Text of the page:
TITLE: Metabolism of Escherichia coli injured by Copper

AUTHORS: Domek MJ, Robbins JE, Anderson ME, and McFeters GA

PUBLICATION REF: Canadian Journal of Microbiology 33: 57-62,1987


Based on evidence that the presence of copper in drinking water, which frequently occurs naturally, can cause injury to Escherichia coli (E. coli) and other coliforms, the authors performed experiments to elucidate the physiologic mechanisms responsible of cellular injury.


E. coli was isolated from river water and cultured in broth. Washed cells were placed in an inorganic carbon buffer and the pH adjusted. High concentrations of copper were introduced to produce injury to the 95% level. The injured populations were analyzed using a series of tests: oxygen uptake measurements by oxygraph and differential respirometer, nuclear magnetic resonance spectroscopy, gas chromatography, and spectrophotometric respiration measurements.


As compared to normal cells, short-term oxygen uptake was reduced by 75% in copper-injured cells. Similarly, long-term respirometry experiments showed that the rate of oxygen uptake of the injured cells was approximately 47% of the rate in normal cells.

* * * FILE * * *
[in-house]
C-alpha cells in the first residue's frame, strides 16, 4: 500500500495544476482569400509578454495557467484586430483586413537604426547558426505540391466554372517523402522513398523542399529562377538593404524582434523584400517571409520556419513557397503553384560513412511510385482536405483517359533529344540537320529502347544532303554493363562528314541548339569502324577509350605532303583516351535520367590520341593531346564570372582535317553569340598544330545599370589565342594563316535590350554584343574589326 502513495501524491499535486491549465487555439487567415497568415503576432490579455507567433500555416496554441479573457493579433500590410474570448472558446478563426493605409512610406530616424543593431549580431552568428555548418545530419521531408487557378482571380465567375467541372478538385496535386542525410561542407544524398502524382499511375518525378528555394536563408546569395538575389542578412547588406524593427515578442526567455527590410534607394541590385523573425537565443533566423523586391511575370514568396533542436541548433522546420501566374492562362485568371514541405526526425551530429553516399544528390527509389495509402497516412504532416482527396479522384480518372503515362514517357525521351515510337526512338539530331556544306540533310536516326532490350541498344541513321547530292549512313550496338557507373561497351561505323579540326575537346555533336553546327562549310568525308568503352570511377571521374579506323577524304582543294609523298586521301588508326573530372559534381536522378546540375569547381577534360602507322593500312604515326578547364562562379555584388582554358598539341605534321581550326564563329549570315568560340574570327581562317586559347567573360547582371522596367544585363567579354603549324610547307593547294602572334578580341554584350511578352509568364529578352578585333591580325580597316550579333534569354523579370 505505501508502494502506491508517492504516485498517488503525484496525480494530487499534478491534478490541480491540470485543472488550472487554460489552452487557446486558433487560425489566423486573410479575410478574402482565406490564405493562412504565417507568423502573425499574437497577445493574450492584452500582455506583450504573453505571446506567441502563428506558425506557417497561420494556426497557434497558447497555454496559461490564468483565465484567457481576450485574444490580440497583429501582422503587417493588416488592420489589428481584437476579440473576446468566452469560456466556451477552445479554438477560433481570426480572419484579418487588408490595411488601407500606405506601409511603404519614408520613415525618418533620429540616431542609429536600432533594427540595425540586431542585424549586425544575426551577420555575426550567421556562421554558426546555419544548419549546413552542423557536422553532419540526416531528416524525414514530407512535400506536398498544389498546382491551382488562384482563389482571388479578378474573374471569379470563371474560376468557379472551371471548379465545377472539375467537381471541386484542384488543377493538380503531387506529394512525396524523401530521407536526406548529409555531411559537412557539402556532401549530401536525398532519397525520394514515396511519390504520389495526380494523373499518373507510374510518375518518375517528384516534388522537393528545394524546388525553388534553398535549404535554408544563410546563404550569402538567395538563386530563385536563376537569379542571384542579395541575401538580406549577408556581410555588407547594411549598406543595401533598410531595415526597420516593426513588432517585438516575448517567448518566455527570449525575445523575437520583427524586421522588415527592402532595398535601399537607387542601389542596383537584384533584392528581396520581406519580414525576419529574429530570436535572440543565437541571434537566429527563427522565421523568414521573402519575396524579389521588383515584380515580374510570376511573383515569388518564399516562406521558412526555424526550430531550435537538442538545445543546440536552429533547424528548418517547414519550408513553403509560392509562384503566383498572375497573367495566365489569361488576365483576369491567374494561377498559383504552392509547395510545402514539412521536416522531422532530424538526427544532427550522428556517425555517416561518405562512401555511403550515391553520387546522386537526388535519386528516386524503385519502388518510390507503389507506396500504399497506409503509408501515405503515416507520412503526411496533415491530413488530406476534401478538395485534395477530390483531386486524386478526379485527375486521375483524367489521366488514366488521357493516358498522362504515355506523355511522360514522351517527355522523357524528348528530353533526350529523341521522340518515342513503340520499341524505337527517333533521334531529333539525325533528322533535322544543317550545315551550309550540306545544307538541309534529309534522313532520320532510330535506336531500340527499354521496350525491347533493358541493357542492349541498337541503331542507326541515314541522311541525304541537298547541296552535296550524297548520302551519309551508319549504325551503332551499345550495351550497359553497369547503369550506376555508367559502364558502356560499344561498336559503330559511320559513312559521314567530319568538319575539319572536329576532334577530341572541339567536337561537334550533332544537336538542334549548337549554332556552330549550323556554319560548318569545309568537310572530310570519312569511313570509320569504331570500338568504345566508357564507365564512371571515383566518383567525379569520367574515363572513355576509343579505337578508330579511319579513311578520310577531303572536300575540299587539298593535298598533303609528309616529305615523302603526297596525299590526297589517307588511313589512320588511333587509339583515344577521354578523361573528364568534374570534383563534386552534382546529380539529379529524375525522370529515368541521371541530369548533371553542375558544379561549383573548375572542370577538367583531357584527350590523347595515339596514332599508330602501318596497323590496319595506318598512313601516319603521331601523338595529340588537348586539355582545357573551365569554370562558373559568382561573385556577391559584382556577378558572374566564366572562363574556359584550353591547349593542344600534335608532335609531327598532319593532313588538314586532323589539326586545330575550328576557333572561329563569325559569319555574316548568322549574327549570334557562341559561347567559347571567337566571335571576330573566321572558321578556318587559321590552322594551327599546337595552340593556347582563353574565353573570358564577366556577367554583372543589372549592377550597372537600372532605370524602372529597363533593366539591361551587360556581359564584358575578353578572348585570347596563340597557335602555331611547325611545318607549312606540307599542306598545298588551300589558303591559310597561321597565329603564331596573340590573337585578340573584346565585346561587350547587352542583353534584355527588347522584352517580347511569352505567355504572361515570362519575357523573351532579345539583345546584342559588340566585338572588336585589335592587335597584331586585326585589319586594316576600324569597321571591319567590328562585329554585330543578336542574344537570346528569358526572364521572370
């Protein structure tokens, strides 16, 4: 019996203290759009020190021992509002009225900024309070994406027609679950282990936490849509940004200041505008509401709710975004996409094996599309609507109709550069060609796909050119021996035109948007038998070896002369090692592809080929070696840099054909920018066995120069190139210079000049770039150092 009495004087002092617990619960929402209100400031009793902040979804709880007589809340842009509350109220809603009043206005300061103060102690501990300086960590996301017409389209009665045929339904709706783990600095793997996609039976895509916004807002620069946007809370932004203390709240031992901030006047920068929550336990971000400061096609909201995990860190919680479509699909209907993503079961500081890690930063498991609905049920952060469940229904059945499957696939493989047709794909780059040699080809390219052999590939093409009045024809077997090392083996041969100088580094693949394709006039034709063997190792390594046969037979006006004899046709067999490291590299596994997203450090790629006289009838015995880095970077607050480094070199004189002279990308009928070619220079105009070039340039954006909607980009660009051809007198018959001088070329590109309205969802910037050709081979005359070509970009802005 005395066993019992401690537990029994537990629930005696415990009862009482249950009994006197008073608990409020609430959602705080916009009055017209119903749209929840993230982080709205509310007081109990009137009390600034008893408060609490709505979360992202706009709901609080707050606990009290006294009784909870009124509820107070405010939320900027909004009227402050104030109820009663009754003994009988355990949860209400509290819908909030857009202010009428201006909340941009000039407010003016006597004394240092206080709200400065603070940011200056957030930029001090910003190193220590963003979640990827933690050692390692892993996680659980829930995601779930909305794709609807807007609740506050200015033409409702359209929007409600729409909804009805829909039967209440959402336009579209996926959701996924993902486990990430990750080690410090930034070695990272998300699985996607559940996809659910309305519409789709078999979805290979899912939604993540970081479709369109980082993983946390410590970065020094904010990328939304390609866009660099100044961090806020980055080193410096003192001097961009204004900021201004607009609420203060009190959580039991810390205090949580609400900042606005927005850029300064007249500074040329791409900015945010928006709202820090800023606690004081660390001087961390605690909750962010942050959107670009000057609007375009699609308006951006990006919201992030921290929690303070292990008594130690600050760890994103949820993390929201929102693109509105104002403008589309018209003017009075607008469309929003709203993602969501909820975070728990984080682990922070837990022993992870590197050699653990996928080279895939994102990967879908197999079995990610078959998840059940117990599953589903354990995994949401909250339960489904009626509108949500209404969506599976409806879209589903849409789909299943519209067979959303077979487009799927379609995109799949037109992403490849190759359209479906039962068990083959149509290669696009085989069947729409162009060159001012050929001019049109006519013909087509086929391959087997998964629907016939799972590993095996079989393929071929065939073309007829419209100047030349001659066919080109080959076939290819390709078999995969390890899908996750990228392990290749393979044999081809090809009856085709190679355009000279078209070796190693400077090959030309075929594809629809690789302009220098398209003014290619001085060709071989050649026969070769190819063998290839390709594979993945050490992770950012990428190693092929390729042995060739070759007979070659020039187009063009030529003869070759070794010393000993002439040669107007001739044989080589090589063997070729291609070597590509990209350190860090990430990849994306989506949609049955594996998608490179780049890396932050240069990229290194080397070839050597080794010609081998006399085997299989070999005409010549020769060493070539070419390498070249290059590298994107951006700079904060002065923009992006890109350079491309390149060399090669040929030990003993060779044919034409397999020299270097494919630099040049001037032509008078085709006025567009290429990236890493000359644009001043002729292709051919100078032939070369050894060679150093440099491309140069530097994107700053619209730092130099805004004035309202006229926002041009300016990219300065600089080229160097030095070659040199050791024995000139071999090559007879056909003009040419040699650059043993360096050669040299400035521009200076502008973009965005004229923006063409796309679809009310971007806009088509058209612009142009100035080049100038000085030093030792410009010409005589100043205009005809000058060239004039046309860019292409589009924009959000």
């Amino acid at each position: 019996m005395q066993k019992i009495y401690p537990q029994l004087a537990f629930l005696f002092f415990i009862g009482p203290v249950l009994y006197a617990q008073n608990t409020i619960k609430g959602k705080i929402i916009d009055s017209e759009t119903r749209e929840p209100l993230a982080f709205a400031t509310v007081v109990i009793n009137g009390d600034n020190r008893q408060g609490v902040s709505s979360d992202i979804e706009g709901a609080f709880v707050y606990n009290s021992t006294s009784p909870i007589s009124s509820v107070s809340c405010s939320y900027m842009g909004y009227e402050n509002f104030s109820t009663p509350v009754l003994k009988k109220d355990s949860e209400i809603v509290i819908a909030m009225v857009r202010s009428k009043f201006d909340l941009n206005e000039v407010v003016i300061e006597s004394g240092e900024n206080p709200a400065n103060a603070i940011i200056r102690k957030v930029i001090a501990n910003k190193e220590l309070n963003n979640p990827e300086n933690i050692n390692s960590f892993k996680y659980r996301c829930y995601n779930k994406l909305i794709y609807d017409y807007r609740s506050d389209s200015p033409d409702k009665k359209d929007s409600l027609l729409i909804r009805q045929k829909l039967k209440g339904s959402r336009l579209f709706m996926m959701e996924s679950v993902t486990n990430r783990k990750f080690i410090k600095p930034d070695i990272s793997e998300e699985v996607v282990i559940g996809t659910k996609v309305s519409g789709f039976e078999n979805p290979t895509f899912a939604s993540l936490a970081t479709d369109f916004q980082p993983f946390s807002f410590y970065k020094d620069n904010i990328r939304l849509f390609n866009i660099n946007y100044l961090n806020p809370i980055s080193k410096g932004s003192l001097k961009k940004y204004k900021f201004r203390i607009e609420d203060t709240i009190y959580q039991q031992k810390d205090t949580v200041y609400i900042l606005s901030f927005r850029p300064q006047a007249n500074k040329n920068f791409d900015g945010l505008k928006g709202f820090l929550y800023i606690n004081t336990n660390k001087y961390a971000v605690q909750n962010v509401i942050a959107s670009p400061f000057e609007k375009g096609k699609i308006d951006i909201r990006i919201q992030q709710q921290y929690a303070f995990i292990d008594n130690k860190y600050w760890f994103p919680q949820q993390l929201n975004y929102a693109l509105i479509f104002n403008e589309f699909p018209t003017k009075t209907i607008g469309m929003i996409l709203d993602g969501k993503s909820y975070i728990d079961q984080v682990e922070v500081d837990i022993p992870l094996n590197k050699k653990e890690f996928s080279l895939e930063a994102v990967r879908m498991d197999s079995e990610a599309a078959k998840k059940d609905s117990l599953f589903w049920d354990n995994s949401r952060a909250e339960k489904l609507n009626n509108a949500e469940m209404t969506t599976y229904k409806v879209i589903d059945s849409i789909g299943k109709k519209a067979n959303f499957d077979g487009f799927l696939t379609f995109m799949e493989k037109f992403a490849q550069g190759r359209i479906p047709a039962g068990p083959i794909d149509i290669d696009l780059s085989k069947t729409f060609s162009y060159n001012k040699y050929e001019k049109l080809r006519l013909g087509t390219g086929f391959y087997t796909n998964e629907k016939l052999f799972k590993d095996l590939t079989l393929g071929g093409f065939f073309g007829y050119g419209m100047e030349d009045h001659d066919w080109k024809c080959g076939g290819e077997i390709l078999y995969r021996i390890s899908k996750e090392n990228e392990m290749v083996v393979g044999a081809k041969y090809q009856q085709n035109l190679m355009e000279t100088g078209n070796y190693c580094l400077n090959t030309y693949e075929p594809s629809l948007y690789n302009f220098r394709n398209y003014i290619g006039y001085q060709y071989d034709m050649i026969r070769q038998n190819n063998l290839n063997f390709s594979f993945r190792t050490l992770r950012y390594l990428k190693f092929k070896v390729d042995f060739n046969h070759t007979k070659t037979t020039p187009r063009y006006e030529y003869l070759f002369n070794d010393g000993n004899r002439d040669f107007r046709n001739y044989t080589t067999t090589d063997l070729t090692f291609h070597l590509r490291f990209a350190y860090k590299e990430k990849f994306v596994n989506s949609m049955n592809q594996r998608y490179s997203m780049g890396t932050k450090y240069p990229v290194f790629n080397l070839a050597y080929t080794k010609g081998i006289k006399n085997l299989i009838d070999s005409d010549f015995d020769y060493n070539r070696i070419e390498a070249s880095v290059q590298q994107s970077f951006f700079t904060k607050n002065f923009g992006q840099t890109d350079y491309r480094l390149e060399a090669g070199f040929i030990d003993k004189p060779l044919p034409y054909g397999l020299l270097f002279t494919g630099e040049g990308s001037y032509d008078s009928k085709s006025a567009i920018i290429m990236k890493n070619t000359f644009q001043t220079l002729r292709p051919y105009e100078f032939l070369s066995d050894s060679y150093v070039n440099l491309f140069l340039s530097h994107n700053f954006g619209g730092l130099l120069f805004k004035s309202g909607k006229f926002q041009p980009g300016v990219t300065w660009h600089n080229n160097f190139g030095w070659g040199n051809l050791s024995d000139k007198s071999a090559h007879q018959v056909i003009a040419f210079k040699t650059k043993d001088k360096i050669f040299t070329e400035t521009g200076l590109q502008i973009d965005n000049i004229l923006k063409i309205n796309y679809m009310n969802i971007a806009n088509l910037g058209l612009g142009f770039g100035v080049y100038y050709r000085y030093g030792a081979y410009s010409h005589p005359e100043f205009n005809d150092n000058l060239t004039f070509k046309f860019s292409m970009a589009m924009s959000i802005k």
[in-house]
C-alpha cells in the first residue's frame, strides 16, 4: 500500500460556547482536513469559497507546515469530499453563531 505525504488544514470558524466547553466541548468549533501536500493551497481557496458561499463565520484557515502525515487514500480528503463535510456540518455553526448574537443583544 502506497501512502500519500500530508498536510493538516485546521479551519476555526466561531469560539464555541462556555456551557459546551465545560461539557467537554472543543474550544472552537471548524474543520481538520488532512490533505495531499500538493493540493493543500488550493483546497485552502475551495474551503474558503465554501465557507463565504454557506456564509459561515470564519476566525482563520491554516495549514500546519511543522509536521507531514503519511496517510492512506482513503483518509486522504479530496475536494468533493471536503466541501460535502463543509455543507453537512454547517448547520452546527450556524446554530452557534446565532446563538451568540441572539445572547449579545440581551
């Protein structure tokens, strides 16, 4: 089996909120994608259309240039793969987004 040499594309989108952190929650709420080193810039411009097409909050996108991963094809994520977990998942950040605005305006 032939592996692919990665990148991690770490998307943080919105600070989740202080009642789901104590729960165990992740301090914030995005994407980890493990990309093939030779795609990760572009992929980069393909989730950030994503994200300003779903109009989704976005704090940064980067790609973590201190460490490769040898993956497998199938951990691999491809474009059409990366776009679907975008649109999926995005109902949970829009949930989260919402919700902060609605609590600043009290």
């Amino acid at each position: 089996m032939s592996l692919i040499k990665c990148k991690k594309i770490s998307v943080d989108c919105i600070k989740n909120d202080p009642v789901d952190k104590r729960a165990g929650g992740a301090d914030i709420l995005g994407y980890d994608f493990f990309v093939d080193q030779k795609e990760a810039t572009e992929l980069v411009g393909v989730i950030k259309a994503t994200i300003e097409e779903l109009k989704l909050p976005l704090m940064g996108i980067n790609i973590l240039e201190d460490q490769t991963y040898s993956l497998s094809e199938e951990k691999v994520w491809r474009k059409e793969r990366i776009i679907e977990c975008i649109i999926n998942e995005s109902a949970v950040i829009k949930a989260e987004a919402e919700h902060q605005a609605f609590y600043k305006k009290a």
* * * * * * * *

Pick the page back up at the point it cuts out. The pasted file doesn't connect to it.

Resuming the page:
Nuclear magnetic resonance spectra revealed that the rate of glucose utilization was 64% compared to normal cells. Similar trends were evident in lactate, ethanol, acetate, and glutamine accumulation under both aerobic and anaerobic conditions. The slow utilization of succinate and decreased production of CO2 under aerobic conditions suggested that copper has major effect on the aerobic metabolic function of E. coli.

Copper-injured cells reduced six times greater quantities of 2 (p-iodophenyl) -3- (p-nitrophenyl) -5- phenyltetrazolium chloride (INT) than control cells when NADH was used as a substrate. A comparison of metabolic end products demonstrated marked differences in carbon flow in injured cells.


Exposure of E. coli in drinking water to copper produces a variety of injurious effects. The mechanism include decreased oxygen utilization of glucose, and lowered accumulation of metabolic products such as lactate and ethanol. The fact that aerobic succinate was lowered and less glutamine produced suggest that tricarboxylic acid (TCA) activity is also inhibited.

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